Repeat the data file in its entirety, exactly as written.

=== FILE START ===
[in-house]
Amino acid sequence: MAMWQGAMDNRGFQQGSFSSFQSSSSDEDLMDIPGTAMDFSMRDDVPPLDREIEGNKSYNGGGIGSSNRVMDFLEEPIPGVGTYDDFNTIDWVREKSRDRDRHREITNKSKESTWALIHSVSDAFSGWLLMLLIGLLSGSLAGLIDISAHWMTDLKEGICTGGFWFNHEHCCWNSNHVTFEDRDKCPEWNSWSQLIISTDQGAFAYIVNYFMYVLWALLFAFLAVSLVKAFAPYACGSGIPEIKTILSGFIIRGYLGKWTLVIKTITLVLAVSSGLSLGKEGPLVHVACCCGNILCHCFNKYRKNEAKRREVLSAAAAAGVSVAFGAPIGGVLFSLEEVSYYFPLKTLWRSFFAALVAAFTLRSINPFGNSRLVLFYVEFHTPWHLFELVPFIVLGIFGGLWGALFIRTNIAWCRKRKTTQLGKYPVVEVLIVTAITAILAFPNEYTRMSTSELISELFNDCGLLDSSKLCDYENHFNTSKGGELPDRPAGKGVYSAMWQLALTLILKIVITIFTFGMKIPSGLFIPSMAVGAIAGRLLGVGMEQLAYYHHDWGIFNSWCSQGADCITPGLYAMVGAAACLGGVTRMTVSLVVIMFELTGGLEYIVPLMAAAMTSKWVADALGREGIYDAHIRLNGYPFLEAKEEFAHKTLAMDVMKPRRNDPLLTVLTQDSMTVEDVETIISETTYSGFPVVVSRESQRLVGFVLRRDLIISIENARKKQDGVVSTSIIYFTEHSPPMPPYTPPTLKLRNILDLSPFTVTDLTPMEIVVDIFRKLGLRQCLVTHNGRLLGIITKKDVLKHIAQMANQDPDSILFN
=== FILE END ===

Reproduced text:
[in-house]
Amino acid sequence: MAMWQGAMDNRGFQQGSFSSFQSSSSDEDLMDIPGTAMDFSMRDDVPPLDREIEGNKSYNGGGIGSSNRVMDFLEEPIPGVGTYDDFNTIDWVREKSRDRDRHREITNKSKESTWALIHSVSDAFSGWLLMLLIGLLSGSLAGLIDISAHWMTDLKEGICTGGFWFNHEHCCWNSNHVTFEDRDKCPEWNSWSQLIISTDQGAFAYIVNYFMYVLWALLFAFLAVSLVKAFAPYACGSGIPEIKTILSGFIIRGYLGKWTLVIKTITLVLAVSSGLSLGKEGPLVHVACCCGNILCHCFNKYRKNEAKRREVLSAAAAAGVSVAFGAPIGGVLFSLEEVSYYFPLKTLWRSFFAALVAAFTLRSINPFGNSRLVLFYVEFHTPWHLFELVPFIVLGIFGGLWGALFIRTNIAWCRKRKTTQLGKYPVVEVLIVTAITAILAFPNEYTRMSTSELISELFNDCGLLDSSKLCDYENHFNTSKGGELPDRPAGKGVYSAMWQLALTLILKIVITIFTFGMKIPSGLFIPSMAVGAIAGRLLGVGMEQLAYYHHDWGIFNSWCSQGADCITPGLYAMVGAAACLGGVTRMTVSLVVIMFELTGGLEYIVPLMAAAMTSKWVADALGREGIYDAHIRLNGYPFLEAKEEFAHKTLAMDVMKPRRNDPLLTVLTQDSMTVEDVETIISETTYSGFPVVVSRESQRLVGFVLRRDLIISIENARKKQDGVVSTSIIYFTEHSPPMPPYTPPTLKLRNILDLSPFTVTDLTPMEIVVDIFRKLGLRQCLVTHNGRLLGIITKKDVLKHIAQMANQDPDSILFN